Fraudsters and mischief makers are developing more insidious techniques for tricking users into visiting bogus websites. Rather than using spam to con prospective victims into clicking their way to illicit sites - so called phishing attacks - internet ne'er-do-wells are using DNS poisoning or domain hijacks to redirect users to dodgy urls.
The trick - dubbed pharming - is potentially more sinister than phishing because it avoids the need to coax users into responding to junk email alerts. The attacks also occur across a broader front, potentially misdirecting all email and web traffic away from victims. Gerhard Eschelbeck, CTO of Qualys, cited the recent hijack of New York ISP Panix as typical of the type of threat that might emerge. Eschelbeck reckons the use of redirection attacks remains largely the domain of mischief makers. Other security commentators ascribe darker motives. "Pharming is a next-generation phishing attack," Scott Chasin, CTO of MX Logic, told Government Computer News.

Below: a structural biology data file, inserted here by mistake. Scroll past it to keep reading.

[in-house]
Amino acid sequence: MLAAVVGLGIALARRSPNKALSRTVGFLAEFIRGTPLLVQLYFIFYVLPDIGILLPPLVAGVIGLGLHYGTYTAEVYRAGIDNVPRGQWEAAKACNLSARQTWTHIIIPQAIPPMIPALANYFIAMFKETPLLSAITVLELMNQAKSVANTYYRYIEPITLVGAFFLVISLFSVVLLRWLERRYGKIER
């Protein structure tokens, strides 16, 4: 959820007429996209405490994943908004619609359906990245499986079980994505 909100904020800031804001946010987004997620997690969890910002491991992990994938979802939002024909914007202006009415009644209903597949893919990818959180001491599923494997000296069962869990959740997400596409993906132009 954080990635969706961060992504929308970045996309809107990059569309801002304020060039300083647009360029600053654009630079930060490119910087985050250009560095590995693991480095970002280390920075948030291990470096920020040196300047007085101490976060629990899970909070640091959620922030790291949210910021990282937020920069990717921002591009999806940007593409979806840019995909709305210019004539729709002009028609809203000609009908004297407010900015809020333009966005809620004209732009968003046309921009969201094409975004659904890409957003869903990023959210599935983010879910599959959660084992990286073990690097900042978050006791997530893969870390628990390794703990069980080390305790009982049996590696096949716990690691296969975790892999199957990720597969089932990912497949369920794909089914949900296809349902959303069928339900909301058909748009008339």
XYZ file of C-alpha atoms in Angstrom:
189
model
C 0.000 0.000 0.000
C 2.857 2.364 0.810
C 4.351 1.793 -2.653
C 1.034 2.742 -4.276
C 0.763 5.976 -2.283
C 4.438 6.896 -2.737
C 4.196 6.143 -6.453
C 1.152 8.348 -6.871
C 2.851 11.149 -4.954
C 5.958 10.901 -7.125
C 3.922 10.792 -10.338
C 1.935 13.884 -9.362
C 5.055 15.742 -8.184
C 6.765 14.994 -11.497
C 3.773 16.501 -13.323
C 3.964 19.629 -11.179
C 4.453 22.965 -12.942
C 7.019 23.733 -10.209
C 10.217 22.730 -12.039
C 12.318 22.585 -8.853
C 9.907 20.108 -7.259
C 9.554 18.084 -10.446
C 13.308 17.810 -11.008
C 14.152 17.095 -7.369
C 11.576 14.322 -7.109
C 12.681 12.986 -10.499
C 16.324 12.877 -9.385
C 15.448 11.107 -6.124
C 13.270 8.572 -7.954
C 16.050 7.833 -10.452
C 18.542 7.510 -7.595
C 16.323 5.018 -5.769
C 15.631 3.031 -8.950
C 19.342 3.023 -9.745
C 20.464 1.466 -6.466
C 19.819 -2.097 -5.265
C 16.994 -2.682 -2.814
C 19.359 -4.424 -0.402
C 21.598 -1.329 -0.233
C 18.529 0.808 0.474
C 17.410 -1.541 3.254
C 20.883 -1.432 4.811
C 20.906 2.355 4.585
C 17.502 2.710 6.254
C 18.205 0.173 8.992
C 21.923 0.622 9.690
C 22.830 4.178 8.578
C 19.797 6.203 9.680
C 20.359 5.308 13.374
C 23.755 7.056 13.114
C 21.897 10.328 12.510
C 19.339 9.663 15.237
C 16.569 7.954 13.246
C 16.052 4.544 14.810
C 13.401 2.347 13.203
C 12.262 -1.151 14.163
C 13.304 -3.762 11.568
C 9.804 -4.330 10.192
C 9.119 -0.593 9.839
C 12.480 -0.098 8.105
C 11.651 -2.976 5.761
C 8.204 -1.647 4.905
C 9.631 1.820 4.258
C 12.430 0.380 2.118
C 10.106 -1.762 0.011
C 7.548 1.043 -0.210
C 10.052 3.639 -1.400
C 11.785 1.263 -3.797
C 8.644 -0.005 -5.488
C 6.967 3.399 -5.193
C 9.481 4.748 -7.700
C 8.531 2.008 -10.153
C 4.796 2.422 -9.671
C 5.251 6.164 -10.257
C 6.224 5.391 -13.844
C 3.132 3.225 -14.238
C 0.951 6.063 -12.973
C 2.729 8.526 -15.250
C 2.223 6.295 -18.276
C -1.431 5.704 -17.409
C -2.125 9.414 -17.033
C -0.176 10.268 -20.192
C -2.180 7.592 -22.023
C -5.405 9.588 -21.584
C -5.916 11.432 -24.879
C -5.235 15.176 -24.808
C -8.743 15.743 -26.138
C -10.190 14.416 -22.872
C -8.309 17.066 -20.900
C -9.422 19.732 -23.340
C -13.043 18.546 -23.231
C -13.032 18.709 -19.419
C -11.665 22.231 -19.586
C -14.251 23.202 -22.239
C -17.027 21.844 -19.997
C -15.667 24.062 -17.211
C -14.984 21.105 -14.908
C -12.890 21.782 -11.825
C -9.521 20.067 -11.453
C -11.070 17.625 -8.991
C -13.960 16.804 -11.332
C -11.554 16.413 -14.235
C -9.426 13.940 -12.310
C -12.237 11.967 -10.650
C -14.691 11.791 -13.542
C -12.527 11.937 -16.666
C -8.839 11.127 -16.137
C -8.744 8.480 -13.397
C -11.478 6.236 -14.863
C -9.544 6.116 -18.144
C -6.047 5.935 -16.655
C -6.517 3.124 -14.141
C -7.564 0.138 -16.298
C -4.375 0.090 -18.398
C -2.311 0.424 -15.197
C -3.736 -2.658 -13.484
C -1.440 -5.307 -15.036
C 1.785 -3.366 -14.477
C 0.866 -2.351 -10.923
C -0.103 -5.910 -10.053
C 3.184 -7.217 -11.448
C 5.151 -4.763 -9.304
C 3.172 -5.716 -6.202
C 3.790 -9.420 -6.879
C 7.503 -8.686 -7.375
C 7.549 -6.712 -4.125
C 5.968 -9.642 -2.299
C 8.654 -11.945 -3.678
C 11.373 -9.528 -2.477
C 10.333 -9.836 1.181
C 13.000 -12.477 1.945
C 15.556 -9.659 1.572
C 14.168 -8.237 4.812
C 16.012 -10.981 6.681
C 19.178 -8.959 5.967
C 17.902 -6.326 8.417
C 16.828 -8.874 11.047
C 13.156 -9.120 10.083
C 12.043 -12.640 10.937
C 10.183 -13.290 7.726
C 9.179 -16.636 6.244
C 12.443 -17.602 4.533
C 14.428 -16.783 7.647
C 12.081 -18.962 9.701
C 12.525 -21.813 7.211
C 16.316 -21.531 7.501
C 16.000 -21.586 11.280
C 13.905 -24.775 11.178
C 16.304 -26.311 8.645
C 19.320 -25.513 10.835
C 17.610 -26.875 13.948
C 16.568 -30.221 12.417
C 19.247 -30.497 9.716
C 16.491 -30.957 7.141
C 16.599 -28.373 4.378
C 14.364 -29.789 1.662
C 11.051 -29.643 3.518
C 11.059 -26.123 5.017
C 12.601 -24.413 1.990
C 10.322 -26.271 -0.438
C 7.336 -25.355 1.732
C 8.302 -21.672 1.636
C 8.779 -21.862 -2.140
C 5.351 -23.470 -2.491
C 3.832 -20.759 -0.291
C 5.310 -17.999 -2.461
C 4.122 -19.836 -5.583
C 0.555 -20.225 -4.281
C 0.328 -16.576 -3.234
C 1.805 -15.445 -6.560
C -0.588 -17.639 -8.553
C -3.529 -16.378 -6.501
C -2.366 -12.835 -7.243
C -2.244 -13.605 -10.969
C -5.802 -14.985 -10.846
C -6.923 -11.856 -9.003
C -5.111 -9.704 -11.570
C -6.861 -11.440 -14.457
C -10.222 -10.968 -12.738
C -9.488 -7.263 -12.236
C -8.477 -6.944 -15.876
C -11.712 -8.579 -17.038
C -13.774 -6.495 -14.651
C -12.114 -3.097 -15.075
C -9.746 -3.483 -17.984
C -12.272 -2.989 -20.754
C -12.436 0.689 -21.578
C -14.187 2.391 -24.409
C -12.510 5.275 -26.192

Both experts agree that pharming is simply a new application of well-known security weaknesses. It highlights security loopholes that can only be partly addressed by better browser security. Improved browser security to prevent address spoofing or crypto plug-in to verify the digital certificates of sites might help. Banking sites could adopt two-factor authentication as a comprehensive defence. More fundamentally, the nascent threat of pharming re-emphasises the need to revamp DNS systems and domain registration that critics argue is long overdue. ®